Future Trends Survey finds almost half respondents expect workload to decline in next three months
Architects are facing further decrease in workload, according to the RIBA’s monthly Future Trends Survey results for February 2009.
Just under half (46%) of respondents said they expected their workloads to decline over the next three months, compared to 39% last month.
Only 16% predicted an increase and 39% believed they would stay the same.
The public sector remained the top area that practices aimed to procure work from, although there was an evident lack of optimism compared to last month’s figures.
As many as 62% of all practices expected staff levels to remain constant over the next three months, compared to 72% in January, suggesting a worsening outlook for salaried architects’ employment prospects.
The picture also appears to have improved slightly for smaller practices, particularly sole practitioners, who are now less likely to be under employed compared to January.
Large practices are consistently busier than small practices, with only 17% reporting that they were still underemployed.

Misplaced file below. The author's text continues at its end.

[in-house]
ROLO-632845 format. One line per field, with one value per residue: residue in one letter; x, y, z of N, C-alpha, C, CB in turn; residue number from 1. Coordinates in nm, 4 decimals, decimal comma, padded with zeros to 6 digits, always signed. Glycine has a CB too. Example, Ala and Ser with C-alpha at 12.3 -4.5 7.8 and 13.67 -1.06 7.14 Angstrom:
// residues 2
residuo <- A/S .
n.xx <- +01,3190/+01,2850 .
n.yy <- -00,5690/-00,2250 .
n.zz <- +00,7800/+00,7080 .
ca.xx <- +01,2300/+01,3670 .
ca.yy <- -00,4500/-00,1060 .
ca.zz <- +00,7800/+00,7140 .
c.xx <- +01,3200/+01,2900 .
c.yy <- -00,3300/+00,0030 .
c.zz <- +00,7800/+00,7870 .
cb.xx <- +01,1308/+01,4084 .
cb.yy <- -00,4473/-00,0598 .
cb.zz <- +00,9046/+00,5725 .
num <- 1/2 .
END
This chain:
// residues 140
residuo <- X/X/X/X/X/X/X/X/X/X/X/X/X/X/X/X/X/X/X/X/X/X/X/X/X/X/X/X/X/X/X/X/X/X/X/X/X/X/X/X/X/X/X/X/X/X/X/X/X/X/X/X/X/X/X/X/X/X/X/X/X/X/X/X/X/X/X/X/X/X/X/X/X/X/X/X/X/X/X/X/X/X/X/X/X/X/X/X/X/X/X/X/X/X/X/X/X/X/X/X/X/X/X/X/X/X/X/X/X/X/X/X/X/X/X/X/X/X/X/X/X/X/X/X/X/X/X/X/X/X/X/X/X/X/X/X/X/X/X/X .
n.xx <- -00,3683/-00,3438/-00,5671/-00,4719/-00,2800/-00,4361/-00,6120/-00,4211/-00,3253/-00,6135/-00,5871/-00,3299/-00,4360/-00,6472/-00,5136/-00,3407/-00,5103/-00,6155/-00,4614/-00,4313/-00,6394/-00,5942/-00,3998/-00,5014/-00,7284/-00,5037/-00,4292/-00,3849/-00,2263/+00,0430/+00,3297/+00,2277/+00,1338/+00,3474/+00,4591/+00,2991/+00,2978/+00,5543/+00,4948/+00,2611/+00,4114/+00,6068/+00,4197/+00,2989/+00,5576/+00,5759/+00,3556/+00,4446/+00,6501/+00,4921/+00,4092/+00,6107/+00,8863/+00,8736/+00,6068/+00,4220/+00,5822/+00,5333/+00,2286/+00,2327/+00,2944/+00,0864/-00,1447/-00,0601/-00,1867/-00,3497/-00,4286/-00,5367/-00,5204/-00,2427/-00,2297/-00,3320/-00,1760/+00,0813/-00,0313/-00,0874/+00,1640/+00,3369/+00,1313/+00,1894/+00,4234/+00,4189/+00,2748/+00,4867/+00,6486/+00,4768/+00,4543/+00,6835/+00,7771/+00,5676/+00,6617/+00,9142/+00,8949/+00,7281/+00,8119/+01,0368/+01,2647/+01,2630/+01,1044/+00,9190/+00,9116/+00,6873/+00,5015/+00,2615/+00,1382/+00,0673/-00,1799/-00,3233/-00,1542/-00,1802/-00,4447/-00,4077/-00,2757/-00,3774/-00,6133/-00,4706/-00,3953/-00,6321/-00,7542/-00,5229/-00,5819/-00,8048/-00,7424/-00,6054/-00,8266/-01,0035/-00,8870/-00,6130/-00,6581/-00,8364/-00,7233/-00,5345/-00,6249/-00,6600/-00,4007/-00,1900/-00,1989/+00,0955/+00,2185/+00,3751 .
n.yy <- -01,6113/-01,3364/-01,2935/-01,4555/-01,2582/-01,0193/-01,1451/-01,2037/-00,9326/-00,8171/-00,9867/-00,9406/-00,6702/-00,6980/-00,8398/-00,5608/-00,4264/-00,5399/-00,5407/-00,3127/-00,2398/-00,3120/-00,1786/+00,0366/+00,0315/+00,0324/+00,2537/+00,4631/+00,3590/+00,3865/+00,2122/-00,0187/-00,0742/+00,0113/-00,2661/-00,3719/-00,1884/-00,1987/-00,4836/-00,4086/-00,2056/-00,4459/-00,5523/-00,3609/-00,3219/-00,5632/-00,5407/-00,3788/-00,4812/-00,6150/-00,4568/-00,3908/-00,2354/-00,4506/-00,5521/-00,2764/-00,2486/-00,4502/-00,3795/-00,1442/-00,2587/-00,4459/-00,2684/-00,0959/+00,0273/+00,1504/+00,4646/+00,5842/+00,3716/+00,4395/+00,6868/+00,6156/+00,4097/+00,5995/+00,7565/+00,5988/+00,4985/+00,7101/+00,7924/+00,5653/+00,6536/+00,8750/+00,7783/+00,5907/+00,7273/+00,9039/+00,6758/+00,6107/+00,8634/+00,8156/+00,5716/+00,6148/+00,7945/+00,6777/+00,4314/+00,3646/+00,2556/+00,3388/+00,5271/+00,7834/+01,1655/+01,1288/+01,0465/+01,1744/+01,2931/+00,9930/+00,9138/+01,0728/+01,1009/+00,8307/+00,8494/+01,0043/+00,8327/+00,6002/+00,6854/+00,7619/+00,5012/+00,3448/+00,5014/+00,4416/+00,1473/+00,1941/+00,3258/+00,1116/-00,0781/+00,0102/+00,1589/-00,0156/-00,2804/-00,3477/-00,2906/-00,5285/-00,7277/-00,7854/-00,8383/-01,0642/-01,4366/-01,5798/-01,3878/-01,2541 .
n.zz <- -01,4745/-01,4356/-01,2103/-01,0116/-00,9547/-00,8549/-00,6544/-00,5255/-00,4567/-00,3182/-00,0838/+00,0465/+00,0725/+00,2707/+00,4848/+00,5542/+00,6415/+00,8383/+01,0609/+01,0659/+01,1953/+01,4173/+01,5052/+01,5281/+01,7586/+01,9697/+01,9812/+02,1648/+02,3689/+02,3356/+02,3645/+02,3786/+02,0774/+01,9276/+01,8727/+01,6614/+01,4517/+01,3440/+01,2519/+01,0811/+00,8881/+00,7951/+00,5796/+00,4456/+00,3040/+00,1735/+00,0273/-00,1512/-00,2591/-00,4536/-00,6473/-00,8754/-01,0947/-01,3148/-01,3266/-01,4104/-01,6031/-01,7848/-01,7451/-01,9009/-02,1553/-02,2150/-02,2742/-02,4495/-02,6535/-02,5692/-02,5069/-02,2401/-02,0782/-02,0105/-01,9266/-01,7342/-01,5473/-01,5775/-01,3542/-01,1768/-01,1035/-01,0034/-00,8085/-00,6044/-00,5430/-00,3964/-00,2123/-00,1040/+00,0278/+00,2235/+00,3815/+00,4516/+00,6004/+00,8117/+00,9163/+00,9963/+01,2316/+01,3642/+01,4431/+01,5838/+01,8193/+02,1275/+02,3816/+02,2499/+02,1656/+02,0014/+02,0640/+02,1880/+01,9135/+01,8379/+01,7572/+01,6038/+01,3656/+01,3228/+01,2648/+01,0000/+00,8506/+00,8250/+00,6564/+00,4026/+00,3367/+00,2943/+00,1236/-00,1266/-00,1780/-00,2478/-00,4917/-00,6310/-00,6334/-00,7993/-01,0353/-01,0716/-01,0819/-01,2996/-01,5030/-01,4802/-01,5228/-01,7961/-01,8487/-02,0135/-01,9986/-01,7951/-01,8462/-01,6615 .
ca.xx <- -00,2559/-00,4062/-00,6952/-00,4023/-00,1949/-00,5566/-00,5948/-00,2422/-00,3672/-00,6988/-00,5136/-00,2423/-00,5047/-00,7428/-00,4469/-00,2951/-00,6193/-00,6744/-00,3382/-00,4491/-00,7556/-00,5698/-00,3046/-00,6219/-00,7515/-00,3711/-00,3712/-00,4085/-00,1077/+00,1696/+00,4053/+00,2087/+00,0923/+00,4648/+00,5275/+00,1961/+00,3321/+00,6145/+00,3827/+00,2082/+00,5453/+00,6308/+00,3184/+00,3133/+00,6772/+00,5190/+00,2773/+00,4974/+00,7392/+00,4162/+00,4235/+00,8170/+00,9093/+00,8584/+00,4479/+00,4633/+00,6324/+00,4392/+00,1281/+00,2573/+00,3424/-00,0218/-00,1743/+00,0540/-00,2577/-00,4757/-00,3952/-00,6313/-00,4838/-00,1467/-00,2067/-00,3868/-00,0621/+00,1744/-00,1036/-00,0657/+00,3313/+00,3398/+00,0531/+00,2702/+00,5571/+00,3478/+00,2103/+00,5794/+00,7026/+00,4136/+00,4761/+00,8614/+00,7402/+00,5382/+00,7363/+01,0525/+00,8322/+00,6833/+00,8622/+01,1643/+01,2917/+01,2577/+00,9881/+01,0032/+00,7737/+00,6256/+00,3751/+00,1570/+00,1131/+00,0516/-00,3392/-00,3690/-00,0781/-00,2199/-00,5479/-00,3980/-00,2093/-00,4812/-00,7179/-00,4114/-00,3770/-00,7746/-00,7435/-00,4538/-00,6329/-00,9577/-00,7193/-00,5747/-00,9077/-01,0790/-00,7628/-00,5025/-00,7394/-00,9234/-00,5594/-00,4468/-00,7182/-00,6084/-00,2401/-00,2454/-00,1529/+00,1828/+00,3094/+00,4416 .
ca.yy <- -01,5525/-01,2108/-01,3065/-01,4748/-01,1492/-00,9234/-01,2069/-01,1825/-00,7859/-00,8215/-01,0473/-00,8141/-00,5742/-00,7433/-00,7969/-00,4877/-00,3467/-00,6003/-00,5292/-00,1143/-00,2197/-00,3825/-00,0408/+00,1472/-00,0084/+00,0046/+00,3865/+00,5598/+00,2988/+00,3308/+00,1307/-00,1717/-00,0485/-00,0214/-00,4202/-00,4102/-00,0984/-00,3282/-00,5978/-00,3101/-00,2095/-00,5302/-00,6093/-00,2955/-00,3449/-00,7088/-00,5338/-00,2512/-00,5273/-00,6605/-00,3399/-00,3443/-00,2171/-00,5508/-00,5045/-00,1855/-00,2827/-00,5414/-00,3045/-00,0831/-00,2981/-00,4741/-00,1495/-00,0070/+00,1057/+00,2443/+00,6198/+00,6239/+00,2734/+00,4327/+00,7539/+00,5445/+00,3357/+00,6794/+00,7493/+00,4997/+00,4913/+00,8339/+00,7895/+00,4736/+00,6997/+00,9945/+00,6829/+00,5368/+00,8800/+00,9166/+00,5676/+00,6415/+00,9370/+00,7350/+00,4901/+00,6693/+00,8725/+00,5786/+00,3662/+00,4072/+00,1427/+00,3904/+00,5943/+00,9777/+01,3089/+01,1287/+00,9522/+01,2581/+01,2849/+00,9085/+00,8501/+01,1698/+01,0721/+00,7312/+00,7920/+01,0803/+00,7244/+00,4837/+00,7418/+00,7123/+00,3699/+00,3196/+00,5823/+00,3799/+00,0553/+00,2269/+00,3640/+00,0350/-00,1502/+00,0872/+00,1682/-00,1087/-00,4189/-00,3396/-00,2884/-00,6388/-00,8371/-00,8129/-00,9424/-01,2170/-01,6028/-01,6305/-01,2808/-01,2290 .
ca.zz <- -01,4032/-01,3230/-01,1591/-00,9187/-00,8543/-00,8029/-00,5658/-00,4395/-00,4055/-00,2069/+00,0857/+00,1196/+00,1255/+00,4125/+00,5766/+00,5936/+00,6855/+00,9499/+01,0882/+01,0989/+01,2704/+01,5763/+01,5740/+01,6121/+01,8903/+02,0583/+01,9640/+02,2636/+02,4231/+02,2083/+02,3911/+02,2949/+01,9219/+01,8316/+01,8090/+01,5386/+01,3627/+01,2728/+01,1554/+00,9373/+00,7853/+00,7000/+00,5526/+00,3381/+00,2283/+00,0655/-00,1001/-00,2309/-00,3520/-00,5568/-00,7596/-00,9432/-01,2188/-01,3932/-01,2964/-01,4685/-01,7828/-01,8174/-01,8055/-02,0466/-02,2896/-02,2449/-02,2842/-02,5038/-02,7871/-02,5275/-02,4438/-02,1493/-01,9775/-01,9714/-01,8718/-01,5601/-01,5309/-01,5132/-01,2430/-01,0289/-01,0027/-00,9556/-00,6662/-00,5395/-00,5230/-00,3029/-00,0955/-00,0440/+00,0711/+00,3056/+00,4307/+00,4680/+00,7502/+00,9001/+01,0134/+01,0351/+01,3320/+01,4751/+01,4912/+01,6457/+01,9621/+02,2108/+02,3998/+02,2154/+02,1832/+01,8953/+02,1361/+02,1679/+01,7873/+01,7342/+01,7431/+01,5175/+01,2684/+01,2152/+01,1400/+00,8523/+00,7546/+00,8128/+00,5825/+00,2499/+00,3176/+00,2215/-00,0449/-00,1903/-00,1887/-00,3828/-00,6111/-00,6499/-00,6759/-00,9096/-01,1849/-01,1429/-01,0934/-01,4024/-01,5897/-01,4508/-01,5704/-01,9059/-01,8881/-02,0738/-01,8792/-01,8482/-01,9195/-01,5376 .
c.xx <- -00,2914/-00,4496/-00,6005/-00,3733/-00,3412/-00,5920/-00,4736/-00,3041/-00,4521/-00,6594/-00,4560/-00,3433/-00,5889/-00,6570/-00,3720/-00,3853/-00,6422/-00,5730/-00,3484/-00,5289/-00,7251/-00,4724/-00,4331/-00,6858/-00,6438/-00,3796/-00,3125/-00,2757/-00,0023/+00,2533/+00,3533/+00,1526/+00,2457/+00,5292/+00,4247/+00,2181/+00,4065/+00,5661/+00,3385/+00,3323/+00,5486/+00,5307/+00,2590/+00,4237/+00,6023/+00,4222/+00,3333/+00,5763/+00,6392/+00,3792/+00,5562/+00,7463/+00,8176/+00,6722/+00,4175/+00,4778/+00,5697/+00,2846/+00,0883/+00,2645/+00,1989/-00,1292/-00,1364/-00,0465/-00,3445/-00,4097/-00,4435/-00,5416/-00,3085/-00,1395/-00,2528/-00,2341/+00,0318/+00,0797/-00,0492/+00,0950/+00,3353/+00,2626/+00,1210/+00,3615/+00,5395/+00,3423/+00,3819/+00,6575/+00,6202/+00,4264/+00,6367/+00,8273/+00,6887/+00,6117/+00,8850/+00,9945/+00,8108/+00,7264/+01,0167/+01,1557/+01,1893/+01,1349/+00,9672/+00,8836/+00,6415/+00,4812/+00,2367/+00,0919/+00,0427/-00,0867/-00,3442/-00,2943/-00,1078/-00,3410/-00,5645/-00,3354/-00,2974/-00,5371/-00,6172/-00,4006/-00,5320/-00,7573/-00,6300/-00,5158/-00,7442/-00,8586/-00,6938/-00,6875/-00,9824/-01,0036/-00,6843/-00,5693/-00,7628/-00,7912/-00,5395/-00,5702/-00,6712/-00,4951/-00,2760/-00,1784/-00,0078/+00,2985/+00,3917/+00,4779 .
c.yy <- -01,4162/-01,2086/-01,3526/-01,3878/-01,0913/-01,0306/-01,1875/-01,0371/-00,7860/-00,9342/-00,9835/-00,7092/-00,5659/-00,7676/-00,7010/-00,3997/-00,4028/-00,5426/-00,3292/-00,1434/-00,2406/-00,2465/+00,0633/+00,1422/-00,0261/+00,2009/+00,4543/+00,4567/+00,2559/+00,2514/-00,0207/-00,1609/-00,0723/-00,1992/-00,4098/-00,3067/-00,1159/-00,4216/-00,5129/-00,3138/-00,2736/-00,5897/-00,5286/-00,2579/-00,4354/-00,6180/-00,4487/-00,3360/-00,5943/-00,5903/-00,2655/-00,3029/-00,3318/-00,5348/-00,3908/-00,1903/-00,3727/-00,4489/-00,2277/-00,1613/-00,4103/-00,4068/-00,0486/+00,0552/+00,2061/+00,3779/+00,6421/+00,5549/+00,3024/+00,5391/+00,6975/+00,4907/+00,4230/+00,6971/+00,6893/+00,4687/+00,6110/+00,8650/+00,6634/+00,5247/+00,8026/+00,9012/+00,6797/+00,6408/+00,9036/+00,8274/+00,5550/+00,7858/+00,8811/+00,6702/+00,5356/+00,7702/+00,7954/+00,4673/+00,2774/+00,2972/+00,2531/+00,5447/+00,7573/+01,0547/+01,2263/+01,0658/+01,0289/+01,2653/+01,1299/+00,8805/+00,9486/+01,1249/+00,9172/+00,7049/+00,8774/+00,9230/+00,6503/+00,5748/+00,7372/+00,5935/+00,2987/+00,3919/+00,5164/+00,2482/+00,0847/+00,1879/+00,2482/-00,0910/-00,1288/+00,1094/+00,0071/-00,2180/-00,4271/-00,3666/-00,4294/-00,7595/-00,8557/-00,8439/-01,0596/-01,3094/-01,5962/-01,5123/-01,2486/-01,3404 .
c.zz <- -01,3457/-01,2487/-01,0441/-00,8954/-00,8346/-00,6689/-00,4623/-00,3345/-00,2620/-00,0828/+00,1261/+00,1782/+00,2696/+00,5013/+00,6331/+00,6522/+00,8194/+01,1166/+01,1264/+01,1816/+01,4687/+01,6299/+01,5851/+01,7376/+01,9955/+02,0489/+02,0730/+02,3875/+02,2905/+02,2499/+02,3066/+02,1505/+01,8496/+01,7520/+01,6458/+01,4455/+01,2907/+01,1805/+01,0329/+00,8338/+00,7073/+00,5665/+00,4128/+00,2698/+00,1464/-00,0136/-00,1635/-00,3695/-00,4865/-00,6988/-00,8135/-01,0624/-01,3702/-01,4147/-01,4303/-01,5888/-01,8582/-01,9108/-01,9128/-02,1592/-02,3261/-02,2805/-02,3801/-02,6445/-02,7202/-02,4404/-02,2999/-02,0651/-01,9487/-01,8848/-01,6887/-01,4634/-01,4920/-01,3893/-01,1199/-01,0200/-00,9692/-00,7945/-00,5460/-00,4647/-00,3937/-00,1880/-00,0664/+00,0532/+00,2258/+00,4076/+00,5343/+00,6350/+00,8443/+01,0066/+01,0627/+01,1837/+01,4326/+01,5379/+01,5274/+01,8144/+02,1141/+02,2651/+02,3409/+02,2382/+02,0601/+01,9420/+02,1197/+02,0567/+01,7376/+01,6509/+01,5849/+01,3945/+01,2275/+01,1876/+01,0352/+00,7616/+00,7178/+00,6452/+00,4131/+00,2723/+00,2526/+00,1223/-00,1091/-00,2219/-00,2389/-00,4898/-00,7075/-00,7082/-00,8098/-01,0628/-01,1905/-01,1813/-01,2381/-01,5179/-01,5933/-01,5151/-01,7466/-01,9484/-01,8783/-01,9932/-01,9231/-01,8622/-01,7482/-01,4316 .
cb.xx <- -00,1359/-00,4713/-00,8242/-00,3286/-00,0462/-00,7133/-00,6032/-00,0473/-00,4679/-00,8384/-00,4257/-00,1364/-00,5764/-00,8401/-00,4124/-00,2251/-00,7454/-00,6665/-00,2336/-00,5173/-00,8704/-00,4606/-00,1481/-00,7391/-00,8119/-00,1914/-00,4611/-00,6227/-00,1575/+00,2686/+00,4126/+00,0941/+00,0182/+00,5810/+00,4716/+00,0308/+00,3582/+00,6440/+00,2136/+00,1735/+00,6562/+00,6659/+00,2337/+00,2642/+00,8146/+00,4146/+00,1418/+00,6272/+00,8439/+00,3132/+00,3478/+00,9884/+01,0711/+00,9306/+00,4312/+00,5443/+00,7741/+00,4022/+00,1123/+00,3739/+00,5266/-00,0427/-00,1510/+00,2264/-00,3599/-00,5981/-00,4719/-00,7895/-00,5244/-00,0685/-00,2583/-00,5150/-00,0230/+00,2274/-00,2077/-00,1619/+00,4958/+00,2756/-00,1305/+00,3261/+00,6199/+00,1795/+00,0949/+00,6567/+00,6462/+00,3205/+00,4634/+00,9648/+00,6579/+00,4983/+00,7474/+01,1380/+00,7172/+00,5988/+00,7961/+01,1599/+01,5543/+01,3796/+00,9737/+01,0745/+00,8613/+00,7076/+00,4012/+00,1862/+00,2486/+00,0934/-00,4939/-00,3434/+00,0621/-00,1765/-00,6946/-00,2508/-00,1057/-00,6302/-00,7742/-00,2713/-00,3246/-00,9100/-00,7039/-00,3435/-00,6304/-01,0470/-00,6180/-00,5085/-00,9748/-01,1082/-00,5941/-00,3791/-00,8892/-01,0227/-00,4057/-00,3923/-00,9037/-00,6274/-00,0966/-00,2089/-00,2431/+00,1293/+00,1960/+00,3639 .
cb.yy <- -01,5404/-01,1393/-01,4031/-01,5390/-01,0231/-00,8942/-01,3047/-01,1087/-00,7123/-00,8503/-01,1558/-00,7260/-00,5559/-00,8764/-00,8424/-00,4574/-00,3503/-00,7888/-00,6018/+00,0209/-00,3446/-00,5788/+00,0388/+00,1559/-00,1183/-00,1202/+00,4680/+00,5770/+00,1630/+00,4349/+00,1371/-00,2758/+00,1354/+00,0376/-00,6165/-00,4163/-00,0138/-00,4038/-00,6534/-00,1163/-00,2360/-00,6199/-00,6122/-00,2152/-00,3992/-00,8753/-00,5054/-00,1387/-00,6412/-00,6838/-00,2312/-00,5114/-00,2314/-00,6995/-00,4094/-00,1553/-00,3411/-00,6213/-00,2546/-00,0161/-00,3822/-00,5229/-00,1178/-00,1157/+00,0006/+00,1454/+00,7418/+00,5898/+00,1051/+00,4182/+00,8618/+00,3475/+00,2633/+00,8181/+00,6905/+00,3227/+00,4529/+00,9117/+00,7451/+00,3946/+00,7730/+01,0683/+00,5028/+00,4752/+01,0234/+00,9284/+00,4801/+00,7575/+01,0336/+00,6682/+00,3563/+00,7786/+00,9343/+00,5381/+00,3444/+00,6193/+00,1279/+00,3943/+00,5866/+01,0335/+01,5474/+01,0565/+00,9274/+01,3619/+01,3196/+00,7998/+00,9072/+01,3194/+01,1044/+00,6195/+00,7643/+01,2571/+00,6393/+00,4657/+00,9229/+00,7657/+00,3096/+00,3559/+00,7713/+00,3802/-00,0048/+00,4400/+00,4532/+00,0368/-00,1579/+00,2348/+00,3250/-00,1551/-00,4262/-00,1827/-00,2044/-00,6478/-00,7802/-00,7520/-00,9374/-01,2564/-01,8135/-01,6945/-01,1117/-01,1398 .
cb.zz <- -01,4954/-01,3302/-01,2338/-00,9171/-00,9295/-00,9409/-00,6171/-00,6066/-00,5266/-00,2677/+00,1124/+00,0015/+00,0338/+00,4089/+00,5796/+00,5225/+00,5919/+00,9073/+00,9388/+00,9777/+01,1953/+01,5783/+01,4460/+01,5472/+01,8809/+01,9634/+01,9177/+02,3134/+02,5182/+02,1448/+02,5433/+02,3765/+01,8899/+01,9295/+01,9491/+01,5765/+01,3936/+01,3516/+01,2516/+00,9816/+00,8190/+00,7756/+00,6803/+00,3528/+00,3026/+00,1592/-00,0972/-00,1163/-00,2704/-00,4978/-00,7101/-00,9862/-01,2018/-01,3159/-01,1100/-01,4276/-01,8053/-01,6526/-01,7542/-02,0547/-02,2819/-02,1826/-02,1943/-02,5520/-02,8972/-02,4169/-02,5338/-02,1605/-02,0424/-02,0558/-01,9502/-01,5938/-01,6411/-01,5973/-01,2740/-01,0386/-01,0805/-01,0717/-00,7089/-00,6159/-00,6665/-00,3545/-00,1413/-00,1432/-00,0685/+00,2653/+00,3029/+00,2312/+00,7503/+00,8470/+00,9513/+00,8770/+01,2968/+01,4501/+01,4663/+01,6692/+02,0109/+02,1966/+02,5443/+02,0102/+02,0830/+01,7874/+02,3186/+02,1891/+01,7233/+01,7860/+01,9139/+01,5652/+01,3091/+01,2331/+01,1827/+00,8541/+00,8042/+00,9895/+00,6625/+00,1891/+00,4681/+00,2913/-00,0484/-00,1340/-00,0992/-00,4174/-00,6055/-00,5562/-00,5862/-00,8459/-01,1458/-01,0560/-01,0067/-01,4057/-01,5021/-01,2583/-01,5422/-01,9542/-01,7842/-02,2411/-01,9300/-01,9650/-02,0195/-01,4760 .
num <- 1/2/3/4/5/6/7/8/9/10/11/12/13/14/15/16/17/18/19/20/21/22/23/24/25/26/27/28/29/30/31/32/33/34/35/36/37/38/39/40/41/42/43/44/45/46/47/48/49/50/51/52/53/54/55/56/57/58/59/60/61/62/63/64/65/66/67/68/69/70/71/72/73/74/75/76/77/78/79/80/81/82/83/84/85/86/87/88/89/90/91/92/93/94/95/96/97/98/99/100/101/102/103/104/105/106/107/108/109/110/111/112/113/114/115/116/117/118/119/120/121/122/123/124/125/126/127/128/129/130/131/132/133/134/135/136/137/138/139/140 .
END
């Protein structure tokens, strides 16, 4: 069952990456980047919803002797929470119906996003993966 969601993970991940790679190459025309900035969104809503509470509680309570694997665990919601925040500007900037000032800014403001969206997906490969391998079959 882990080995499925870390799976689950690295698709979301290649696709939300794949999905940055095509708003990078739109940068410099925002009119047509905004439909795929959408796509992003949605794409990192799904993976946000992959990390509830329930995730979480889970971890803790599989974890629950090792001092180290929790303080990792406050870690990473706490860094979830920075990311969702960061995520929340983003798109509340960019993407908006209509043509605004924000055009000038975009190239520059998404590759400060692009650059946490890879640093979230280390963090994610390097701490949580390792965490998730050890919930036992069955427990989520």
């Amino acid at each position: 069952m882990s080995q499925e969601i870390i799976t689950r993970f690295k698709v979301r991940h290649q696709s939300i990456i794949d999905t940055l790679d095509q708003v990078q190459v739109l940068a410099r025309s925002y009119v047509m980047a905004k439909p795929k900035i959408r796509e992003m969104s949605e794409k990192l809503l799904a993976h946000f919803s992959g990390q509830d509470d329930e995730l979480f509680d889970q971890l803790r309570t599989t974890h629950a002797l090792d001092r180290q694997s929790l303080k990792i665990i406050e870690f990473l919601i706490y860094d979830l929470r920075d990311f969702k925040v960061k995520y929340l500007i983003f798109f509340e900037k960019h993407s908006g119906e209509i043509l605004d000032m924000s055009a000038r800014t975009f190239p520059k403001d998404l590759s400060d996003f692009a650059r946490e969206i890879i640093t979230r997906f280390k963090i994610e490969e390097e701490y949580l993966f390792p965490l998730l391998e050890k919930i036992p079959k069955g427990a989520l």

Adrian Dobson, RIBA director of practice, said: “At the present time only practices in the South of England (not including London) are confident that they will be able to maintain their current permanent staffing levels.”
He said the RIBA is focusing its CPD provision on assisting architects by strengthening and diversifying their skills base.
Dobson said: “Whilst public sector work was forecast to be stronger than in the housing and commercial sectors, the practices in our survey are no longer predicting an overall increase in public sector workload for architects, perhaps reflecting a perception that the government is struggling to accelerate the various major public sector capital programmes.
“The recent announcement by the government of additional funding sources to support existing PFI schemes in achieving financial close is very positive, but further action will be required to achieve the government’s ambitions for accelerated capital spending to support the economy.”
For the full report visit the RIBA.